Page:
North Korea urges foreigners in South to evacuate
SEOUL - North Korea said Tuesday the Korean peninsula was headed for "thermo-nuclear" war and advised foreigners in South Korea to consider evacuation - a warning that was largely greeted with indifference.
- Published: 9/04/2013 at 07:21 PM
- Newspaper section: topstories
A car returns to South Korea from the shuttered Kaesong Industrial Park loaded with boxes on Tuesday, after North Korean workers failed to show up, making good on Pyongyang's announcement it was suspending operations at the Seoul-funded complex. (AFP Photo)
It followed a similar warning issued last week to foreign embassies in its capital Pyongyang to consider evacuating by April 10, with the North saying it could not ensure the safety of their personnel if conflict broke out.
"The situation on the Korean Peninsula is inching close to a thermonuclear war," the North's Asia-Pacific Peace Committee said in a statement carried by the North's official Korean Central News Agency.
Saying it did not want to see foreigners in South Korea "fall victim", the statement requested all foreign institutions, enterprises and tourists "to take measures for shelter and evacuation".
The committee blamed the heightened war risk on the "warmongering US" and its South Korean "puppets" who were intent on invasion.
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The "thermo-nuclear war" threat has been wielded several times in recent months - most recently on March 7 - despite expert opinion that North Korea is nowhere near developing such an advanced nuclear device.
"It is our current assessment that there is no immediate risk to British nationals in South Korea," a British embassy spokesman said, echoing similar statements from the US, French and other missions.
Last week's warning to embassies in Pyongyang was also largely dismissed as rhetoric, with most governments making it clear they had no plans to withdraw personnel.
"It's almost comic," said Daniel Pinkston, a North Korea expert with the International Crisis Group.
"They want to rattle the investment market, create pressure and make people nervous.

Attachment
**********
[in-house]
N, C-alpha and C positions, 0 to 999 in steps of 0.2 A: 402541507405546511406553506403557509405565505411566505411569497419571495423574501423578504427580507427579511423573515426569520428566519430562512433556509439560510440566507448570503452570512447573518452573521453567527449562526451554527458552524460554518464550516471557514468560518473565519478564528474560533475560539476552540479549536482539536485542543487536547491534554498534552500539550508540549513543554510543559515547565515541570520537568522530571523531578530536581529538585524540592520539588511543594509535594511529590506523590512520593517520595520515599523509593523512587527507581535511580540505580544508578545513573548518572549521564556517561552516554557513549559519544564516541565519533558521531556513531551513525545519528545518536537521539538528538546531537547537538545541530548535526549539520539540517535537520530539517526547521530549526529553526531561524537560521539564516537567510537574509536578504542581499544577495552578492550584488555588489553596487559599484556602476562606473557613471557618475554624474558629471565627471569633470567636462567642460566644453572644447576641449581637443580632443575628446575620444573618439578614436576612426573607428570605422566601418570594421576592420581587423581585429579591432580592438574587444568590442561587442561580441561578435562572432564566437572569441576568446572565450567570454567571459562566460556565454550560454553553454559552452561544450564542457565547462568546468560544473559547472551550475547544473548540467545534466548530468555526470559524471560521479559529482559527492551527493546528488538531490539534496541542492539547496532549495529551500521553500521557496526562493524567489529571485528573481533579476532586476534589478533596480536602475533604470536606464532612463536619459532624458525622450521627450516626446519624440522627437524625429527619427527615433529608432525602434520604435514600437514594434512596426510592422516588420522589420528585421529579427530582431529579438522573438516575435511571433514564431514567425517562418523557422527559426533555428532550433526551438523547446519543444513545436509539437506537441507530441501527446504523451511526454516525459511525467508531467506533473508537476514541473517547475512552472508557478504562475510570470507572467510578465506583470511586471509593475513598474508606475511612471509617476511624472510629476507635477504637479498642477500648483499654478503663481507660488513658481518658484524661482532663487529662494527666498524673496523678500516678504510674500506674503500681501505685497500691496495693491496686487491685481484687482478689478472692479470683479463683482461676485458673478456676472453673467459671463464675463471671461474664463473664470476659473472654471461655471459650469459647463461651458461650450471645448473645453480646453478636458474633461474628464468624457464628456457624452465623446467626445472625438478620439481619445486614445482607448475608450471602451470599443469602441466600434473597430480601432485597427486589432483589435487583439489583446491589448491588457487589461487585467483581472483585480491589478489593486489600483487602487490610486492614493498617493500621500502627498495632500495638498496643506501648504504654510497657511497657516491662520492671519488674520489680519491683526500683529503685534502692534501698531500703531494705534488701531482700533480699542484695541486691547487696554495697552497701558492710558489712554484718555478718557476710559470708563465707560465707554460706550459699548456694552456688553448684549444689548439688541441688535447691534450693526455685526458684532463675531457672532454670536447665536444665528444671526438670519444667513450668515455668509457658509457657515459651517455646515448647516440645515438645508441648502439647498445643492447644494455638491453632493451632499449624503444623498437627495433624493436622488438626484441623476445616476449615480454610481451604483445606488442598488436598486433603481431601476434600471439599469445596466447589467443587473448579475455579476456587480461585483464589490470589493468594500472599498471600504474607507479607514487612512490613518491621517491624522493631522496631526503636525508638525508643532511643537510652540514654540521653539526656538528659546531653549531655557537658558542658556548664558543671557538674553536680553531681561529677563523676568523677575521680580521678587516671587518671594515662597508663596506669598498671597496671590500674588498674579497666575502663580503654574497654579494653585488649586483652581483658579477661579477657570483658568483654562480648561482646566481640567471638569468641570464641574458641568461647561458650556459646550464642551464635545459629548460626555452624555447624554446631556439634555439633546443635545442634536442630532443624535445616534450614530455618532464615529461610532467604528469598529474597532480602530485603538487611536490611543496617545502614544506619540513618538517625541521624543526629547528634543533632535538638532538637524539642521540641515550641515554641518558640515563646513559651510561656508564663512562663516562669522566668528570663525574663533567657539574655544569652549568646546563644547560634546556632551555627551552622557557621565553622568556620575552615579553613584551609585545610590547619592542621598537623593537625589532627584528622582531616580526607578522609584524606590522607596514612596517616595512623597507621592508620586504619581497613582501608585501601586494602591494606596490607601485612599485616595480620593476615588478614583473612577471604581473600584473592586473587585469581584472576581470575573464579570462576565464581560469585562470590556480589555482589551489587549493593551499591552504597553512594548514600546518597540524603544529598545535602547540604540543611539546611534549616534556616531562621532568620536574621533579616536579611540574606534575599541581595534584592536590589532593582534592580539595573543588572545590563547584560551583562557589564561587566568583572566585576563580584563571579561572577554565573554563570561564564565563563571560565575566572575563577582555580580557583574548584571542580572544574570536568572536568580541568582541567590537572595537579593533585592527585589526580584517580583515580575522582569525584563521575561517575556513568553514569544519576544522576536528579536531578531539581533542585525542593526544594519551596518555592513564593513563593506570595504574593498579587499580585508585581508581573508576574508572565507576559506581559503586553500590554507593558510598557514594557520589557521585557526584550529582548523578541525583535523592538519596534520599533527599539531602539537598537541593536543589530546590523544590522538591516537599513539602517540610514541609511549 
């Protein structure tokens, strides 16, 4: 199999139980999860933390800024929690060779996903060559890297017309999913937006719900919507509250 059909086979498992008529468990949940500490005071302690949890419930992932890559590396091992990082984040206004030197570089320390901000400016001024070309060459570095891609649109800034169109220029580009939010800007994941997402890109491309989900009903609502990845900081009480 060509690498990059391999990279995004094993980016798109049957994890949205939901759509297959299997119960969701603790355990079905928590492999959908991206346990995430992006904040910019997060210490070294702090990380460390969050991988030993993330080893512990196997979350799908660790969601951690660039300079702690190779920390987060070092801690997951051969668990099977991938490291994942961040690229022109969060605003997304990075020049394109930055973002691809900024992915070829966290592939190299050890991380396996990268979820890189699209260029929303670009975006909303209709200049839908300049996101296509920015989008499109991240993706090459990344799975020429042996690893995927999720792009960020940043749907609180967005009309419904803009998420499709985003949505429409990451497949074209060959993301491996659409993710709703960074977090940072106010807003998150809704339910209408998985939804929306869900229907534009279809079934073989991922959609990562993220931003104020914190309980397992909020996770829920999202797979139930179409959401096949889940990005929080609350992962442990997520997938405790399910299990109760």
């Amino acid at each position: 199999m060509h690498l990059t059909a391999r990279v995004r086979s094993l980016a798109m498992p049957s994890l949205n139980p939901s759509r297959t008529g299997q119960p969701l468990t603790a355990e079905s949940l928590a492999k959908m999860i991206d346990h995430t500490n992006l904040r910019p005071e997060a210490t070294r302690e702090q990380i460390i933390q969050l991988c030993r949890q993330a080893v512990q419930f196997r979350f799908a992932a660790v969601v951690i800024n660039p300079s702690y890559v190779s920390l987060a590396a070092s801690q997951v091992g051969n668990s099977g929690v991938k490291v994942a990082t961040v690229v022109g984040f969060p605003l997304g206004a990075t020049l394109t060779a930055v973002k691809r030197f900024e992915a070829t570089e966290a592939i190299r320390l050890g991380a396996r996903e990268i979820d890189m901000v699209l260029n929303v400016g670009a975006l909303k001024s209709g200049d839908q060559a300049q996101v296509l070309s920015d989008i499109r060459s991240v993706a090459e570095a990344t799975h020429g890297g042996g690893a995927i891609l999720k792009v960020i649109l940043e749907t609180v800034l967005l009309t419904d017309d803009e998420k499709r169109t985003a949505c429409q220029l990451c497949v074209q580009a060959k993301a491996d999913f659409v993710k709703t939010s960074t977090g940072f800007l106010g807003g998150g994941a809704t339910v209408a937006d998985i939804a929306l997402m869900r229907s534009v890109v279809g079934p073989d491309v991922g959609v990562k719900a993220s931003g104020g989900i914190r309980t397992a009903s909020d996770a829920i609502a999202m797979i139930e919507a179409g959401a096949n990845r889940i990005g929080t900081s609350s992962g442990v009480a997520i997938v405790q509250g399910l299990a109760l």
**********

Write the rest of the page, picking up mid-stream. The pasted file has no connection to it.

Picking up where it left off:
"But it's just not working. It's as if they didn't get a rise out of the embassies in Pyongyang, so they're just moving on to the next target," Pinkston said.
The South Korean stock market closed slightly up Tuesday, before the KCNA statement was published.
The Korean peninsula has been locked in a cycle of escalating military tensions since the North's third nuclear test in February, which drew toughened UN sanctions.
Pyongyang's bellicose rhetoric has reached fever pitch in recent weeks, with near-daily threats of attacks on US military bases and South Korea in response to ongoing South Korea-US military exercises.
South Korean intelligence believes the North is preparing a missile test-launch as a provocative show of strength, possibly to coincide with April 15 celebrations for the birthday of founder leader Kim Il-Sung.
Japan said Tuesday it had deployed Patriot missiles in its capital as a pre-emptive defence measure.
There has been no significant foreign investment fallout in South Korea from the current crisis, and Tuesday's threat was unlikely to worry a foreign community of around 1.4 million that has calmly weathered the rhetorical storm thus far.
"A few months ago I would be worried but by now I think they're just trying to scare people," said Jone Geyskens, 21, a Belgian studying in Seoul.
"I know a lot of South Koreans, they don't seem to be scared."
Earlier Tuesday, North Korean workers followed Pyongyang's order to boycott the Kaesong joint industrial zone with South Korea, signalling the possible demise of the sole surviving symbol of cross-border reconciliation.
The North announced Monday it was taking the unprecedented step of pulling out its 53,000 workers and shutting the complex down indefinitely.
Established in 2004, Kaesong has never been closed before. Pyongyang's move reflects the depth of the current crisis on the Korean peninsula, which has otherwise been more notable for fiery rhetoric than action.
Located 10 kilometres (six miles) inside North Korea, Kaesong is a crucial hard currency source for the impoverished North, mainly through its cut of the workers' wages.
South Korean President Park Geun-Hye said the North's action on Kaesong was "very disappointing" and displayed a total disregard for investment norms that would return to haunt Pyongyang in the future.
"If North Korea, under the full eyes of the international community, breaches international rules and promises like this, then there will be no country or company which will invest in North Korea," Park said.
Pyongyang has blocked South Korean access to Kaesong since Wednesday, forcing 13 of the 123 South Korean firms there to halt production.
"If things go on like this, all of us will face bankruptcy," said Yu Chang-Geun, vice president of the association representing the South's companies.